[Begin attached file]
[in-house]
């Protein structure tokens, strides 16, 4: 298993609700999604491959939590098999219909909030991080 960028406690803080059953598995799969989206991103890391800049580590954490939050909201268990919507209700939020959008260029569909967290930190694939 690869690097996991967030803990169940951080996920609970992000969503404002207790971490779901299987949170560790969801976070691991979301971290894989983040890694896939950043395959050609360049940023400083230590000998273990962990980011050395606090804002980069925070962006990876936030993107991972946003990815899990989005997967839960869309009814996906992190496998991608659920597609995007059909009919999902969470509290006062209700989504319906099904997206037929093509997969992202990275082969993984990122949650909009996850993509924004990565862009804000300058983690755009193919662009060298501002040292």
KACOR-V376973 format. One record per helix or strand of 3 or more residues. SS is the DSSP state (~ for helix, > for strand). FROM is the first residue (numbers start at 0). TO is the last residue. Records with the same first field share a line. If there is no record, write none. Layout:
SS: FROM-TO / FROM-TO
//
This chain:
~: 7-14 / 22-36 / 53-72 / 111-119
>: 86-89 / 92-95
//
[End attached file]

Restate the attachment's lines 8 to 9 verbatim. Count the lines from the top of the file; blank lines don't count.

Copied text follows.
>: 86-89 / 92-95
//